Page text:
Friday, August 27, 2010

Mailbag



Many people recall some encounter with the works of William Shakespeare. Sadly, many of those experiences are boring, dry recitations in high school. Or, they could be an exciting life-impacting event — as I've recently heard from my new online buddy, Richard in Texas.

When Richard was enrolled at Howard Payne University in 1958 he found himself and his banjo in a cowboy-style version of "A Midsummer Night's Dream." Richard was cast as Snug the Joiner in a production that left Brownwood, Texas, and embarked on a tour of England.

This is Richard's first letter to me:

Howdy Mel Ryane, Saw your interesting website about teaching William Shakespeare. Thought you might enjoy the story about our DREAM TOUR back in the summer of 1959. I was Snug the Joiner. It was a real experience.




Richard shared pictures and located a 1959 Time magazine story about the tour:

"It's kinda funny when Ah say 'Perish on mah sword,' " mused a Colt-toting Texas lad, and it may be even funnier than he supposed. This week he and 27 other Texas students are due in London with what is likely to be the oddest U.S. export to Britain this year—an "adult western" version of Shakespeare's Midsummer Night's Dream, produced by Howard Payne College (enrollment: 1,100), a Baptist school in Brownwood, west of Waco.

Just as unlikely is the Dream's creator: a trim, urbane Englishman named Alex Reeve, 58, who turned up at Howard Payne more than two years ago as speech professor, after 14 years as a director at the Royal Theater and Opera House in Northampton, England. When Reeve descended on Brownwood, he was appalled to find that Shakespeare had not been presented there professionally for 40 years and not even by amateurs for 20 years. He promptly put the Bard and his students in the same corral. Instead of "a wood near Athens," Reeve's Dream is set on a Texas ranch in the 1880s, and the guitar-twanging players appear in Stetsons, bandannas and bustles (Hippolyta is an Indian princess in white buckskin). The dialogue is unchanged except by Texas tongues: "O naht! alack, alack, alack! Ah feah mah Thisby's promise is furgot."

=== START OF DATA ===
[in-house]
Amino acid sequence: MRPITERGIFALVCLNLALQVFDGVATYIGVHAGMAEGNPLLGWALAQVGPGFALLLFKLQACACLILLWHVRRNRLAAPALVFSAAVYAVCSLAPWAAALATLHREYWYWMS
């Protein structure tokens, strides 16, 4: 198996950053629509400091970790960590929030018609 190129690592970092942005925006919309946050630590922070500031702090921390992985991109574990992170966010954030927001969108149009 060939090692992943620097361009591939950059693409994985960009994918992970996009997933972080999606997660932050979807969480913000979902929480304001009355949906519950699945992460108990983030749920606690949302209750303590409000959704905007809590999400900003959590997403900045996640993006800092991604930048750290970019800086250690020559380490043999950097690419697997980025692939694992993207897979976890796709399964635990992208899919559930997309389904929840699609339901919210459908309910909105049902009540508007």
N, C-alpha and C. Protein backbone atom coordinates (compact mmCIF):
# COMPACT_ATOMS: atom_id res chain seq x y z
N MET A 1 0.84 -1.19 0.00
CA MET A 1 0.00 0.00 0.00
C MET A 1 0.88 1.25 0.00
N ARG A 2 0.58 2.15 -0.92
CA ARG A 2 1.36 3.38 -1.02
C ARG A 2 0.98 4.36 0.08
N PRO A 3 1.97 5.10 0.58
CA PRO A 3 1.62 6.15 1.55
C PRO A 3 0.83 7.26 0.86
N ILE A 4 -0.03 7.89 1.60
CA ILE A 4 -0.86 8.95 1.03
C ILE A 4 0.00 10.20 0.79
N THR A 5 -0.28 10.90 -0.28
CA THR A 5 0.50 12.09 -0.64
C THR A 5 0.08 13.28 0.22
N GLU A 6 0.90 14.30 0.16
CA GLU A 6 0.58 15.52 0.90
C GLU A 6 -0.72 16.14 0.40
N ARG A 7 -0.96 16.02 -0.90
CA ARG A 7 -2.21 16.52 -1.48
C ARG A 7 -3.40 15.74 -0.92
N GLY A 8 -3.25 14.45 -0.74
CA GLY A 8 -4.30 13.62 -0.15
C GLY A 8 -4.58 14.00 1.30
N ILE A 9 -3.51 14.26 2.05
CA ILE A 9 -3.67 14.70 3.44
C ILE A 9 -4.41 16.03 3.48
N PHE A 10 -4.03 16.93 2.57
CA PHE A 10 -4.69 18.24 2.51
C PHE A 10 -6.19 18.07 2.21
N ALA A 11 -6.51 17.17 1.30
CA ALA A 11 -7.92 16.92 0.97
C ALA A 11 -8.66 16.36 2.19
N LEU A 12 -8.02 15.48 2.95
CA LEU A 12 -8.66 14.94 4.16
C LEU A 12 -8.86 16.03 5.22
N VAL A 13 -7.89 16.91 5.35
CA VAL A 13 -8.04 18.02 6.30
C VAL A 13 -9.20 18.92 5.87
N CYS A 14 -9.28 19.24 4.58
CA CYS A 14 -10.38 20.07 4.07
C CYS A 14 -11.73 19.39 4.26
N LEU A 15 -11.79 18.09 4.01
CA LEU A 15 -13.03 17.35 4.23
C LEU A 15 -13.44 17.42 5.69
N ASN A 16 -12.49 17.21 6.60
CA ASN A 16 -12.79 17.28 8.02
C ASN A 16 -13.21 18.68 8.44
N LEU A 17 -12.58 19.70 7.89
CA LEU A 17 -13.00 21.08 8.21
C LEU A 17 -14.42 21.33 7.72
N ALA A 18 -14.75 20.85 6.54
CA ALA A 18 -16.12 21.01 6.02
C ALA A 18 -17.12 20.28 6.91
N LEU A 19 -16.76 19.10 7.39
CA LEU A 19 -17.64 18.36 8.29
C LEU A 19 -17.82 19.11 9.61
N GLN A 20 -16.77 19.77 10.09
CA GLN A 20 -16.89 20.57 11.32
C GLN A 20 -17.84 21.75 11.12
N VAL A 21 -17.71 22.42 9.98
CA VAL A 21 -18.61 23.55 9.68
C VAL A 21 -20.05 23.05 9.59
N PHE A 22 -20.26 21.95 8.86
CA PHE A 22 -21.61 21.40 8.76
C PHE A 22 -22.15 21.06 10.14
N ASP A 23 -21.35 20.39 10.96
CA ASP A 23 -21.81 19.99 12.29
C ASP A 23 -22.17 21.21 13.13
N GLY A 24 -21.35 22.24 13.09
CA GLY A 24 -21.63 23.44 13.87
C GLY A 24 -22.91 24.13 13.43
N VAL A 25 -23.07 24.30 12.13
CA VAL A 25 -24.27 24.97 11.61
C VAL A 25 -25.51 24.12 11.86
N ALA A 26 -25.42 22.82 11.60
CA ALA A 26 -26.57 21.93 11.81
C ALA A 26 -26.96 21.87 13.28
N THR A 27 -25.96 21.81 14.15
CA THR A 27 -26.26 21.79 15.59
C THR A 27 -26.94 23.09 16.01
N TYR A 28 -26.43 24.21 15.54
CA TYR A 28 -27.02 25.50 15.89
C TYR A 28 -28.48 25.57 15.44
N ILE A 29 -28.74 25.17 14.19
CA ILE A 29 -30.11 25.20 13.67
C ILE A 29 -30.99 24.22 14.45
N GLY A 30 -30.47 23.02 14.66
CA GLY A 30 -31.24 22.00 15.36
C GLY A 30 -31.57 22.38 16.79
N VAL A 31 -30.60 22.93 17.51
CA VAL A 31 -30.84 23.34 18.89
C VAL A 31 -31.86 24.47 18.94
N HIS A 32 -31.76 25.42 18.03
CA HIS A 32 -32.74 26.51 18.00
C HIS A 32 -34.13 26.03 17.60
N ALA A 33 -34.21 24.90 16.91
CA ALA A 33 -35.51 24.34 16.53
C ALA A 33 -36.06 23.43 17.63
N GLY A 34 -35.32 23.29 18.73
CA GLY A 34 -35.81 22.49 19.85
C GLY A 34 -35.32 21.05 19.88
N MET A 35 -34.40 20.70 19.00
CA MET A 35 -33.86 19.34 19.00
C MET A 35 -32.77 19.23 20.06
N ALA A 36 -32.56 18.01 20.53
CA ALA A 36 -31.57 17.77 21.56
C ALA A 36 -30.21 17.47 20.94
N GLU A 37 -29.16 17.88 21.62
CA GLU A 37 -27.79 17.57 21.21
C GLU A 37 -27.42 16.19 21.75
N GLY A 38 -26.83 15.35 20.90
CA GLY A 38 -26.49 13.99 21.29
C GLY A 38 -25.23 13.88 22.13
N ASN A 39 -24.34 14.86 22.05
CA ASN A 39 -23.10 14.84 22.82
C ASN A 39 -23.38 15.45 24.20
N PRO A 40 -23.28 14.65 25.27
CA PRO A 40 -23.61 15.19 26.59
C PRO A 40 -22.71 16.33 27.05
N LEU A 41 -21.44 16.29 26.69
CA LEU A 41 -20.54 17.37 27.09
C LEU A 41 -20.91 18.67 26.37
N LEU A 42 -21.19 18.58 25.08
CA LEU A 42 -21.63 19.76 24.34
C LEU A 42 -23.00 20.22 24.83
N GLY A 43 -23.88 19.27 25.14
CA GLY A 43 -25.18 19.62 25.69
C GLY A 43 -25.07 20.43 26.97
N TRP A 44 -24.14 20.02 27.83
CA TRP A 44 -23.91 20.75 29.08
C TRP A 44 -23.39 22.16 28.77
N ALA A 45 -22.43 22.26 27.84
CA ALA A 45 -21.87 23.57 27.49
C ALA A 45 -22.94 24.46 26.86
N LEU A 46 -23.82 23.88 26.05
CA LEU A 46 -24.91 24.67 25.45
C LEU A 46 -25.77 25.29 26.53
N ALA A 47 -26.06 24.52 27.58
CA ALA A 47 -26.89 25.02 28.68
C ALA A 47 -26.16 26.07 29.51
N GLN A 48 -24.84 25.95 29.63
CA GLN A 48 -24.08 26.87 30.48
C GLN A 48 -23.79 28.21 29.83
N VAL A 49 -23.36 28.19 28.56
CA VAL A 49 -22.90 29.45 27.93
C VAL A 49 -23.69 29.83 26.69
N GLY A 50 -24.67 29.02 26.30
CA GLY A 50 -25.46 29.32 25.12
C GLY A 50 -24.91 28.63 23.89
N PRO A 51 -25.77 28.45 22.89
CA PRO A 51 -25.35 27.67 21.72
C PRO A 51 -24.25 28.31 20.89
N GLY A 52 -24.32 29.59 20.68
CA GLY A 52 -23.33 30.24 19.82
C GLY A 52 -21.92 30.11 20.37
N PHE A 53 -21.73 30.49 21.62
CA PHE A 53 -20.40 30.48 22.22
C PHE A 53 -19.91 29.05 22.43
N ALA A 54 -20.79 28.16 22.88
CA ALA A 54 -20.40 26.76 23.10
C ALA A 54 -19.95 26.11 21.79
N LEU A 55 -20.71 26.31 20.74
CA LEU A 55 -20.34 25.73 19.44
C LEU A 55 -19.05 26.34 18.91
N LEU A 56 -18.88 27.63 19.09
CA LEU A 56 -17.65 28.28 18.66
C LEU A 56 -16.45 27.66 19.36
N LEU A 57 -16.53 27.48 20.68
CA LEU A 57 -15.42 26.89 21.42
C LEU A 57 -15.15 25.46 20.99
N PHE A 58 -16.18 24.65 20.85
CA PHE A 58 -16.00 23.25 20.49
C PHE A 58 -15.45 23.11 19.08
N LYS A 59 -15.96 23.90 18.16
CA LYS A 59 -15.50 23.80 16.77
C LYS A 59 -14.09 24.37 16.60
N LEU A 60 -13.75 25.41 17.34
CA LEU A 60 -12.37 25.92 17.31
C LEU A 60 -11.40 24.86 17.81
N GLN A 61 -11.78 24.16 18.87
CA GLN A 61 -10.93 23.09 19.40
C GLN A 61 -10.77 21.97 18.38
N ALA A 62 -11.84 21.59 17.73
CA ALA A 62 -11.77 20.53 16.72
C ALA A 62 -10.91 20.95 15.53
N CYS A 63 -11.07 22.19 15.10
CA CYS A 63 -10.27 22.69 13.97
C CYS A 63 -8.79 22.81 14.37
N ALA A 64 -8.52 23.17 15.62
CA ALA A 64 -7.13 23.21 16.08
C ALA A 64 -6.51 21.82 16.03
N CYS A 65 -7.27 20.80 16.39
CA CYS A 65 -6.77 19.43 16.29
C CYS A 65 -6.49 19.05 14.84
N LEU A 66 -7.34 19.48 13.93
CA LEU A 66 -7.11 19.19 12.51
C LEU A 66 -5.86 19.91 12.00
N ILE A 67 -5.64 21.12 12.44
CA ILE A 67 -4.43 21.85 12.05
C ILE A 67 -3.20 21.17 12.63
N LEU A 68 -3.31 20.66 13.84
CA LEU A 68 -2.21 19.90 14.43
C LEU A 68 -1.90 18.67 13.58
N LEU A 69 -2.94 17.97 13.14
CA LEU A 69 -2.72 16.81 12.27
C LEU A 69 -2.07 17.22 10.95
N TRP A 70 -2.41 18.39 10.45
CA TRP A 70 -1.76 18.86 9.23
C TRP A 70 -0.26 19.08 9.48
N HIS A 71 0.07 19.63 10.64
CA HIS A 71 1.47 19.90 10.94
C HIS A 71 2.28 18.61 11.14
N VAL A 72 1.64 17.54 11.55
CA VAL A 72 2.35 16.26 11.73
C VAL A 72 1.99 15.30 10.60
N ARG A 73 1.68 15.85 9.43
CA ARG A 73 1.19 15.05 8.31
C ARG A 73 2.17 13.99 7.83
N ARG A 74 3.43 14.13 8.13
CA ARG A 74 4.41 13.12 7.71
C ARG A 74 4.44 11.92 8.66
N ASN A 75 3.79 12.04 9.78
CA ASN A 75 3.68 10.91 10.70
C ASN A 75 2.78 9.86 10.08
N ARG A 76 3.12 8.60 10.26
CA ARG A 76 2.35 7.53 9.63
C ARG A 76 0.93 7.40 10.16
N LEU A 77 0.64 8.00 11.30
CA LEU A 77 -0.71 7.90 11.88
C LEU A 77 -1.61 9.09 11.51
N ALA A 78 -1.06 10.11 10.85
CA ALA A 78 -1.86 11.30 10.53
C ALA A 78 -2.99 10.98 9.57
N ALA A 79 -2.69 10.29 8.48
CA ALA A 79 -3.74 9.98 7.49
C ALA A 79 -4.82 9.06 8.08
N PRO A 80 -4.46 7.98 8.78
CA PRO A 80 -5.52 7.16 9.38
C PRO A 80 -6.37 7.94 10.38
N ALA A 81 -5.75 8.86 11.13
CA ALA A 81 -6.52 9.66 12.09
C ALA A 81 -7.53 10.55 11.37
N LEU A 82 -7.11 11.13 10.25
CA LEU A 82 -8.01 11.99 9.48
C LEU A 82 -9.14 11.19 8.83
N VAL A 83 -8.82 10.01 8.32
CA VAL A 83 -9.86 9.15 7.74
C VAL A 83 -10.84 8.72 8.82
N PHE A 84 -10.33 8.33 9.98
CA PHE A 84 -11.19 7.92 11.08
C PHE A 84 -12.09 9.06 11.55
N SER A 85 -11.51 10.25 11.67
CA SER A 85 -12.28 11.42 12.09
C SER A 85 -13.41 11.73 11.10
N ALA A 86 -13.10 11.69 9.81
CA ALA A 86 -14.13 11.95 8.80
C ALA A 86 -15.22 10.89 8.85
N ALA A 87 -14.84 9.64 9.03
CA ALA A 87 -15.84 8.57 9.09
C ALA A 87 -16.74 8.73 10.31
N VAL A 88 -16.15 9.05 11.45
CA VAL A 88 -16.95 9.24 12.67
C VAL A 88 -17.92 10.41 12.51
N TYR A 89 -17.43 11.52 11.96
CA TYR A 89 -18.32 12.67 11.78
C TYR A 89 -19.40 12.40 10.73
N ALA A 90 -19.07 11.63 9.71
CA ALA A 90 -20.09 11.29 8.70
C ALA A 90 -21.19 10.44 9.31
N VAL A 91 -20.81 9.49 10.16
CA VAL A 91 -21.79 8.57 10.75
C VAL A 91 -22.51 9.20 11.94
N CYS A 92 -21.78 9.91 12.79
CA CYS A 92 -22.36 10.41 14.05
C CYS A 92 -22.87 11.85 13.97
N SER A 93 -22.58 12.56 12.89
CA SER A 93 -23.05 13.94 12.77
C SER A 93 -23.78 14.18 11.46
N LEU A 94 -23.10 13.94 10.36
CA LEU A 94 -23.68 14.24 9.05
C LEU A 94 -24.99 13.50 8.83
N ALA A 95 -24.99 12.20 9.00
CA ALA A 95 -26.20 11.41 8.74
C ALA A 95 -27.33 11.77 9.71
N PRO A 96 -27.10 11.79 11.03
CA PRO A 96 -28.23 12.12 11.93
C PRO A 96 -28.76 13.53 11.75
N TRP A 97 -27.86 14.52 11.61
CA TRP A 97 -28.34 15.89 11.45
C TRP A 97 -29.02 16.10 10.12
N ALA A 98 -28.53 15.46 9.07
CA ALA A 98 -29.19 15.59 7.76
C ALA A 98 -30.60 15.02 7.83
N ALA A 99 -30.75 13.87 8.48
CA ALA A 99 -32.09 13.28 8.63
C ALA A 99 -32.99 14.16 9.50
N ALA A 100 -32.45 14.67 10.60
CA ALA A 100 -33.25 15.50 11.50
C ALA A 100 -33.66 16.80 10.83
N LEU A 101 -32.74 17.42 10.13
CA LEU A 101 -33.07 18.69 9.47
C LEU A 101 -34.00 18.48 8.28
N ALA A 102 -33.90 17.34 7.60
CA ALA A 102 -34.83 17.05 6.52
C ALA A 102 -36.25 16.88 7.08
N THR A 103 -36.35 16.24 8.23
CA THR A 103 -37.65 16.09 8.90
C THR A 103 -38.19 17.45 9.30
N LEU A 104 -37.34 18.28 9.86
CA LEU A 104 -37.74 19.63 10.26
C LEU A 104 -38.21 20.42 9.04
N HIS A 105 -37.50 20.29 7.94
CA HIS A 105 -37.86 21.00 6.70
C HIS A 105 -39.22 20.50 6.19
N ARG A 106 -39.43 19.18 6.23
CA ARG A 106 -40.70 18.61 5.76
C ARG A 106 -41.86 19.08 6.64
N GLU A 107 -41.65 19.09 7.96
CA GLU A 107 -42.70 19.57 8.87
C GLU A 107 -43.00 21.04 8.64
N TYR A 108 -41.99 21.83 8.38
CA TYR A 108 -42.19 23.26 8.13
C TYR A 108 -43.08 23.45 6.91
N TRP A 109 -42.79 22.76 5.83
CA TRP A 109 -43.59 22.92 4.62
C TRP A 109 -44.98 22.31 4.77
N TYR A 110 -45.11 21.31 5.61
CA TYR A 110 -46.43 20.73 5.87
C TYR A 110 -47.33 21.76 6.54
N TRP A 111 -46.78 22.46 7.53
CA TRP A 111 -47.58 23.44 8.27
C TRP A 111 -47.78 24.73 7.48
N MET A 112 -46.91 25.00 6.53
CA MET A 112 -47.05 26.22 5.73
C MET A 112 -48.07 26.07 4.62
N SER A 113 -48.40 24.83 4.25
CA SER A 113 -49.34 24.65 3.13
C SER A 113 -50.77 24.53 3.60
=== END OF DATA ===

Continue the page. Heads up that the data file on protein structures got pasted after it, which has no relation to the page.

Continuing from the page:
Last fall this hilarious enterprise was boffo at the Texas State Fair and invitations to hit the road in Britain landed on Reeve's desk. To pay their way, the players kicked in their savings, worked at all sorts of odd jobs, raised $10,000 on their own. Friends, teachers, fellow students boosted the ante to $17,000. Result: the Howard Payne Dream will be sole U.S. representative at Bristol's prestigious International Festival of University Theater, and for nine weeks will get top billing at professional theaters in Coventry, Northampton, Cambridge, and Dundee, Scotland. If this is the way to meet up with ole Shakespeare, the students say, "we feel raht at home doin' it."

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